Exodus 4:10-13 ESV
For those of you unfamiliar with the stories of Moses, he was the one leading the caravan of previously enslaved Jews from Egypt involving all the bad plagues and the parting of the Red Sea. He also wrote the 10 Commandments and inspired the hit film, "The Prince of Egypt." He's one of the big Kahunas of the Old Testament, having even written the first few books of the Bible. His story is one so detailed that text like the one above often gets forgotten amongst the crazy stories of him speaking to burning bushes and turning his staff into a snake. To put it lightly, Moses was a champion, a hometown hero, a true leader. He wasn't always that though. In the beginning, he was one of those people that would rather be in the coffin than delivering the eulogy at a funeral. He stuttered often and was known to have a nasty temper. He probably felt like vomiting or crying or hiding when faced with the work he was meant to do, but God chose him as a leader. God told him to go, and he went.
This story inspires me, and Moses inspires me because I am not a writer, and before you roll your eyes at what you're probably presuming to be fake humility, let me tell you a story. In the years 2003-2008, it was common practice to test reading comprehension regularly by gathering students in reading groups or as individuals to read random passages and then provide answers to questions asked of the various layers of content in these passages. This practice was one of my least favorite things in my adolescence until one day in second grade when I was required to stay in for the duration of recess in order to properly answer questions on what I considered to be an incredibly difficult passage about a frog. After I frustratingly gave a satisfactory answer to the last question, I hastily stuffed my things and ran out to recess just in time to see my classmates making their way back inside...recess was over. This experience moved the reading comprehension assessment from one of my least favorite things to the bane of existence. Worse than not being able to suck my thumb, worse than visits to the funeral home, even worse than the dark...reading comprehension exams were public enemy number 1.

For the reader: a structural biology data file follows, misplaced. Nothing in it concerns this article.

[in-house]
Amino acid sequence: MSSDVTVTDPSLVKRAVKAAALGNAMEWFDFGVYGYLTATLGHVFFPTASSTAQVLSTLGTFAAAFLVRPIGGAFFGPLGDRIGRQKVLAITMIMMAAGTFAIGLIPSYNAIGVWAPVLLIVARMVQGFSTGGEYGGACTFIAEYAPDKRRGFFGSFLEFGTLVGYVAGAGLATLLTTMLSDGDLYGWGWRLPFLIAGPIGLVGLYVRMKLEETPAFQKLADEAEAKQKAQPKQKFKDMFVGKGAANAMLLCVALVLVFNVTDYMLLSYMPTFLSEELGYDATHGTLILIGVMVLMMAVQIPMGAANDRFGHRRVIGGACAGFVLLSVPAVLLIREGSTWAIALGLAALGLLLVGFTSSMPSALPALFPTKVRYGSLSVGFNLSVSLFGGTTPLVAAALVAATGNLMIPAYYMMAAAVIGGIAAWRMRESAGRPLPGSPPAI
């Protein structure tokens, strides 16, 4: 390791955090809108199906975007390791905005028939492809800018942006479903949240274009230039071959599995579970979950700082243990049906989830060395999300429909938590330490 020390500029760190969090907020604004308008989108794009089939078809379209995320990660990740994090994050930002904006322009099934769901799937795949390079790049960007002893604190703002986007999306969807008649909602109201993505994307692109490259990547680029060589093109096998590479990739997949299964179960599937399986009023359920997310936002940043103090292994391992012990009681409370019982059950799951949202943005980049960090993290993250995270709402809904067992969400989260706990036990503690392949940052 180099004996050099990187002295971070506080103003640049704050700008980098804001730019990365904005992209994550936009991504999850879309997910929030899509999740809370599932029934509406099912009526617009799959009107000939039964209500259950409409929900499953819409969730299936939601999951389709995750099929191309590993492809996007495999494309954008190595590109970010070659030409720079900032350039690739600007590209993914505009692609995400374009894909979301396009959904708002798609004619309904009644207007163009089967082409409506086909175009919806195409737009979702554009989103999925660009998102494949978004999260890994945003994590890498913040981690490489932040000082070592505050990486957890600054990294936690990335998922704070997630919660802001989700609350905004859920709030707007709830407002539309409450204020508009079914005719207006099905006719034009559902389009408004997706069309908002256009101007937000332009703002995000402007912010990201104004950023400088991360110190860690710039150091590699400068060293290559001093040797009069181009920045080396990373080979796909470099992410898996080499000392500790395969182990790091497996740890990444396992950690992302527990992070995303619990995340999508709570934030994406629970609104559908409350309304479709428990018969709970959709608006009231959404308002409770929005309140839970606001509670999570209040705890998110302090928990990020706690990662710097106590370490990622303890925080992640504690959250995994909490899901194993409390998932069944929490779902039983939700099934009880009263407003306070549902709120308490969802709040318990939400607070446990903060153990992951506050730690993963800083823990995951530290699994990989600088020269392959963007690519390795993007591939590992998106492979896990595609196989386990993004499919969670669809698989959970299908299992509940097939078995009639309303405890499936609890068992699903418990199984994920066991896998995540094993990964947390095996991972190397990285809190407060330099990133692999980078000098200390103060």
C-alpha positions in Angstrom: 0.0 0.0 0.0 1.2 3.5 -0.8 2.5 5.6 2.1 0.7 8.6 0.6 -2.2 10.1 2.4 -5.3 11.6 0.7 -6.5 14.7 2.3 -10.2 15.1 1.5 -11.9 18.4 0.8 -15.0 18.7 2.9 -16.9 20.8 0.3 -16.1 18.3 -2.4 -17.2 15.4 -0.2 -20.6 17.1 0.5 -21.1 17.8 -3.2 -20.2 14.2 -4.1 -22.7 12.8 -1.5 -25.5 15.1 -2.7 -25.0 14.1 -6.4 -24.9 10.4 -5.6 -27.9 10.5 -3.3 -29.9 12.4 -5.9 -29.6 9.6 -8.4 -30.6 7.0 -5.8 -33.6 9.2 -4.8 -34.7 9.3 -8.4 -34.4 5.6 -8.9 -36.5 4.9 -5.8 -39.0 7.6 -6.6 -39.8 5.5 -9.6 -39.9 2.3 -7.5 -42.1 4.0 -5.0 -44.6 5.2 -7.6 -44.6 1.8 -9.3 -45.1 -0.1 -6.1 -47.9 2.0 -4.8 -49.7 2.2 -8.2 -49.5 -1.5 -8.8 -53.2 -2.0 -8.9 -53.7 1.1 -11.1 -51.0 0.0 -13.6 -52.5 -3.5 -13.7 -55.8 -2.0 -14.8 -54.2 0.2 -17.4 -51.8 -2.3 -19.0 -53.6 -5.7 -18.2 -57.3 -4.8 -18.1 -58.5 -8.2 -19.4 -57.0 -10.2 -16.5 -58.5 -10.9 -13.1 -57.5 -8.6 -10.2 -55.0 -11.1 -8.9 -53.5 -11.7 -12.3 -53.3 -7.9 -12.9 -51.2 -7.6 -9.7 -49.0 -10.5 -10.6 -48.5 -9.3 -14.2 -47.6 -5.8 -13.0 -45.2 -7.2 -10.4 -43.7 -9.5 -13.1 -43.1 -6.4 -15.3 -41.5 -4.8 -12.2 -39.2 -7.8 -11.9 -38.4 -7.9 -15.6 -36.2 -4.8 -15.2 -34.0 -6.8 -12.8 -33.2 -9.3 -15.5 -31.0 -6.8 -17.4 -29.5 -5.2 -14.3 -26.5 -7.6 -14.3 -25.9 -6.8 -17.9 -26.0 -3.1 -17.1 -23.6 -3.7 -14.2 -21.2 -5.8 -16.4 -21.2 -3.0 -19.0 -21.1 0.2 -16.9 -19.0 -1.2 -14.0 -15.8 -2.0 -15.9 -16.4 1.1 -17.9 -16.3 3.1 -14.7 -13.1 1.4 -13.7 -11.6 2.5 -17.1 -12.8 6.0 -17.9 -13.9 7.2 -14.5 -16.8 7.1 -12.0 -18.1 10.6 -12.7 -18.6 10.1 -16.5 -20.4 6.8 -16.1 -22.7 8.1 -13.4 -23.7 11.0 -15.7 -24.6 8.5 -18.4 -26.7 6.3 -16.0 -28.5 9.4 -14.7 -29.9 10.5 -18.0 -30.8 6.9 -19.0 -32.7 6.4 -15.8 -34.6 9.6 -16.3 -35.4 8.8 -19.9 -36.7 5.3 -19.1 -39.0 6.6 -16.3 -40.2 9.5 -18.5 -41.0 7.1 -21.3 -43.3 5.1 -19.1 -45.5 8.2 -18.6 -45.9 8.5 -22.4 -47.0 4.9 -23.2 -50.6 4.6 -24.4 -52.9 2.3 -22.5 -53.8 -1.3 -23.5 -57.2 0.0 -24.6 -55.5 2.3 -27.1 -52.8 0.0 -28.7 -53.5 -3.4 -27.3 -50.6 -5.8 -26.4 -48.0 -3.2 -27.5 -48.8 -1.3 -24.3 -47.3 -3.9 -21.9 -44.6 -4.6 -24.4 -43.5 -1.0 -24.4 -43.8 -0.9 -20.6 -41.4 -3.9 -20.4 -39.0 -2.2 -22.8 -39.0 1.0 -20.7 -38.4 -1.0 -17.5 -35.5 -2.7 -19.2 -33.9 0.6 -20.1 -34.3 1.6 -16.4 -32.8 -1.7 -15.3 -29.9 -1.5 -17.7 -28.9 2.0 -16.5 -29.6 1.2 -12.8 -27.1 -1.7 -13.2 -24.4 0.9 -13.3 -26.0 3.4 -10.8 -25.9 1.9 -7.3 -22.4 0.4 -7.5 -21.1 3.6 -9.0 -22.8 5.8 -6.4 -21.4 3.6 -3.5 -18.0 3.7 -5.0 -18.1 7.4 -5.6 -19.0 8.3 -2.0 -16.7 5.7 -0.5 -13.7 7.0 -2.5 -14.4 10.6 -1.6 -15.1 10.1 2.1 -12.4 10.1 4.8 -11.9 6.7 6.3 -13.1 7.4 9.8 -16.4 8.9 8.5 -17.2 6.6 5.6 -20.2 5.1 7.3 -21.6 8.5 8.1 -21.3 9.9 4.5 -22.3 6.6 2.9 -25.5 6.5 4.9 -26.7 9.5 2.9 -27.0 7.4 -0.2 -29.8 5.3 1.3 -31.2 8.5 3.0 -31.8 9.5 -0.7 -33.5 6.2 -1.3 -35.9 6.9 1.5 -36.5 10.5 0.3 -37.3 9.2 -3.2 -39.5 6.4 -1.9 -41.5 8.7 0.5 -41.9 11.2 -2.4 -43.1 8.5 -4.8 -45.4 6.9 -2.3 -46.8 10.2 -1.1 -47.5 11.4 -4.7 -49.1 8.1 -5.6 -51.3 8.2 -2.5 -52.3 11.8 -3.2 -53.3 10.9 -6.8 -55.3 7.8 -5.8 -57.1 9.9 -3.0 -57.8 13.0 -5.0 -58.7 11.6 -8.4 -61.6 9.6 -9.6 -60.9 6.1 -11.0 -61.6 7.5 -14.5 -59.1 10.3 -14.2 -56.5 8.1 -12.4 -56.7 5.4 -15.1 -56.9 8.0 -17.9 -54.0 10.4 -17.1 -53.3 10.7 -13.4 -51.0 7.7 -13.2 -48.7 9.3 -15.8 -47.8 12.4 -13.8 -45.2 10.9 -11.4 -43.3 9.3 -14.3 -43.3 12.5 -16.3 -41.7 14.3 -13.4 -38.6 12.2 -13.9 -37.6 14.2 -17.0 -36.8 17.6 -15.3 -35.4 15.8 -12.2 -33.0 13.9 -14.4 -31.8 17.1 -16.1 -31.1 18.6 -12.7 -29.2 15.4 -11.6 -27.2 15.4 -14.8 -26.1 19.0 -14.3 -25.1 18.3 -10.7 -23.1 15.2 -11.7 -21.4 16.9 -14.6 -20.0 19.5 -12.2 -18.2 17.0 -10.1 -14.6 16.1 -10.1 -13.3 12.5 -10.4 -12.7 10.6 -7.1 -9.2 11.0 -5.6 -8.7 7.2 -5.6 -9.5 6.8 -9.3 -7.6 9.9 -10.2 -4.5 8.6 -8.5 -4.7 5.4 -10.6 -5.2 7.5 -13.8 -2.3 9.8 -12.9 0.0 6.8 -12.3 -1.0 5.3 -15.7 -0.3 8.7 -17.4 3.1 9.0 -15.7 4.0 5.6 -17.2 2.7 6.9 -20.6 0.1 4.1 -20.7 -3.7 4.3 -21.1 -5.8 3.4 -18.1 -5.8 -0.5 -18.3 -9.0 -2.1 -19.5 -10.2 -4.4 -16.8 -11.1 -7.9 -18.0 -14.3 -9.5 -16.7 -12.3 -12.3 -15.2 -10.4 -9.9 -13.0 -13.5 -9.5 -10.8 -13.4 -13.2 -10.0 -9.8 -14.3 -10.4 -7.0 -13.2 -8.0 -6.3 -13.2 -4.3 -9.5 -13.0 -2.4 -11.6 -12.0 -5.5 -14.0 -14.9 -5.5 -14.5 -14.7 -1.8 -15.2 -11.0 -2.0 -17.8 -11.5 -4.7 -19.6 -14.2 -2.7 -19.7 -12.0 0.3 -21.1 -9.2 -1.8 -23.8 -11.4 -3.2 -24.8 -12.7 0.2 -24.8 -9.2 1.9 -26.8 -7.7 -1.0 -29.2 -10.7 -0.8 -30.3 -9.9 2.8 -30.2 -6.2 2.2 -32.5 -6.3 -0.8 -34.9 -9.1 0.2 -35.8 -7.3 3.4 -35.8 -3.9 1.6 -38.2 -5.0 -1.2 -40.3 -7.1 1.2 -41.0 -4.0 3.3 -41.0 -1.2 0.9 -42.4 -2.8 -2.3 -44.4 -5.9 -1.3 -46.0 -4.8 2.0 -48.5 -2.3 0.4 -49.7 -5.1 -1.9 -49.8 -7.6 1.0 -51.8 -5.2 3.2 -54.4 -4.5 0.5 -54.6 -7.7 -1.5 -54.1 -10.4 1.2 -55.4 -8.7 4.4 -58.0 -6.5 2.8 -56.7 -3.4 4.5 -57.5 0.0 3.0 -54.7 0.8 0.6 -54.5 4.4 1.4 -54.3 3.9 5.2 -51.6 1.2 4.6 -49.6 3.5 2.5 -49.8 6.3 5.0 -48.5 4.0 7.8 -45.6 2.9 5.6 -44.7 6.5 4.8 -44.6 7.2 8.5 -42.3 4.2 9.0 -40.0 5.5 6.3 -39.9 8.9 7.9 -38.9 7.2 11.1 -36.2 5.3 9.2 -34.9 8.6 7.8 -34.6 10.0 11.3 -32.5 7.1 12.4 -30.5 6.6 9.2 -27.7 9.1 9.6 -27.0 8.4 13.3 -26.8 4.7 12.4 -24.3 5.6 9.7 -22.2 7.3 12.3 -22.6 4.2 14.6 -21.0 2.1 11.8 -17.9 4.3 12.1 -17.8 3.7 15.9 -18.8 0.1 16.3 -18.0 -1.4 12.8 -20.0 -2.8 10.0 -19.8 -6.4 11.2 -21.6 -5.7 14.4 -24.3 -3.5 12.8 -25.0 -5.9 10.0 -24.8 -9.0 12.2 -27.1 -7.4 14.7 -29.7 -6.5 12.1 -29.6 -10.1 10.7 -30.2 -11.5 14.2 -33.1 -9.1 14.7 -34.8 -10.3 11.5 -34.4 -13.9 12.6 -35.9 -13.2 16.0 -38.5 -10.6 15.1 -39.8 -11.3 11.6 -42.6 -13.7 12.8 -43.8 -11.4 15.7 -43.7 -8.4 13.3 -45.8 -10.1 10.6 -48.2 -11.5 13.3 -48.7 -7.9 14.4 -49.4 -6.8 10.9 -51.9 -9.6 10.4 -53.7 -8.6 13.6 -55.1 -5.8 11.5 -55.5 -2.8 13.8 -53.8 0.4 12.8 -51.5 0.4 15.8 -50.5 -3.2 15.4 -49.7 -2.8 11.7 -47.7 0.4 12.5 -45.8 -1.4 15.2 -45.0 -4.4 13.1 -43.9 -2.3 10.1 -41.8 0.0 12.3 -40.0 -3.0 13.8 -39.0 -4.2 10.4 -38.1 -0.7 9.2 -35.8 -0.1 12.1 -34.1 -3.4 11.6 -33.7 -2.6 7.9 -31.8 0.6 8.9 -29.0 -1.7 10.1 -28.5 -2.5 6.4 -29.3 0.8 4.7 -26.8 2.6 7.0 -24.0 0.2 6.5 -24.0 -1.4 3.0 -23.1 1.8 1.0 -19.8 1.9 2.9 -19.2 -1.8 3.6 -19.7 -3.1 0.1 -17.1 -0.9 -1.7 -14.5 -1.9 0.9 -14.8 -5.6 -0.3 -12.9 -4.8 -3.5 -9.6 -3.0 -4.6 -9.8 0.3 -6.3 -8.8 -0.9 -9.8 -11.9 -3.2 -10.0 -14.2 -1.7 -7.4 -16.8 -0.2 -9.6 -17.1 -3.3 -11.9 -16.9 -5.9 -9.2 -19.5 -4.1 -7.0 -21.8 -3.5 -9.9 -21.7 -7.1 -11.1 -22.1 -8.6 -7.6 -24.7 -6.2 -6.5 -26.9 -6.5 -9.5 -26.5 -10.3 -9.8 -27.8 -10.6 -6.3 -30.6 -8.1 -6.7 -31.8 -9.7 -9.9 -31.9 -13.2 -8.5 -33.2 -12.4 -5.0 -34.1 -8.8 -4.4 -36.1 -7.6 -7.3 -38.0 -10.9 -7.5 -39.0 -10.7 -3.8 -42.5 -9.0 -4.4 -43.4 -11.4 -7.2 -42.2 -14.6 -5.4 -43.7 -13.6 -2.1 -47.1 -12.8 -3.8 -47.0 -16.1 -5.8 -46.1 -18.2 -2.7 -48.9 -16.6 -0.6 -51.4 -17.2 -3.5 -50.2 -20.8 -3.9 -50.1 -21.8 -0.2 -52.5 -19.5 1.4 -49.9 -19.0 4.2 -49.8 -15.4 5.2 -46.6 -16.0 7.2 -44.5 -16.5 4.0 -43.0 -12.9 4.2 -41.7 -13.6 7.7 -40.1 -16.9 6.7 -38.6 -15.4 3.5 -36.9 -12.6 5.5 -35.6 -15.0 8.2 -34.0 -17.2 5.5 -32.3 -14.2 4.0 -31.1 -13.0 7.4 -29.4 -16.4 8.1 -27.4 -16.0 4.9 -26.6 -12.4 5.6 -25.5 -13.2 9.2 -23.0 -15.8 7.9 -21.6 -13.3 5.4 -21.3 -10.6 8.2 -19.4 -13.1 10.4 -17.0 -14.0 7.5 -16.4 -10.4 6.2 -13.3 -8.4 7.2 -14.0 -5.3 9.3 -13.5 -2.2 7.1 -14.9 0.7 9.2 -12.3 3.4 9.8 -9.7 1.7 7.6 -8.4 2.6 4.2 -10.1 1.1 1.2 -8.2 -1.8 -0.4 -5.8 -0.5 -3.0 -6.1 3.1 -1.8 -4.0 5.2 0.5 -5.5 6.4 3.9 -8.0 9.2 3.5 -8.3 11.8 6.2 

For this reason, I implemented one of my favorite coping mechanisms: over-confidence. I was faking it until I made it all the way past these wretched exams. I became one of the fastest readers in my class(even though I had not the foggiest idea what I was actually reading) and learned to read the visual and incidental clues and hints the teachers would give as we were being tested until the fateful fifth grade. In fifth grade, I had what I considered to be the incredible misfortune of having a near-retiree teacher with a "take no prisoners" attitude. She quickly saw through my antics and called my mother to say "your daughter is 10 and can't read. What are we going to do?" What followed this conversation was many nights on the couch reading the same pages over and over again until eventually I learned to not zone out as I read. However, the repercussions of my lack of diligence towards learning to properly read followed me around for many years after those couch sessions with my mom. It appeared in the amount of time it took me to do required readings, in the "awkward sentence structure" marks I'd get all over essays written in high school, and in other embarrassing circumstances. I always considered myself not suited when it came to English studies: writing and reading. It just wasn't my forte. It was my area to simply get by in...until it wasn't. That is until I was told the conditions of my missionary work included a blog.
The blog you are currently reading is a Moses moment for me. In response to my pleas to provide me with a escape route(many prayers for a blog that no one would read) away from this task, God said "fat chance. Go and do." God took something I dreaded and equipped me. I imagine He can and will do the same for you.
Resident in Mission for WME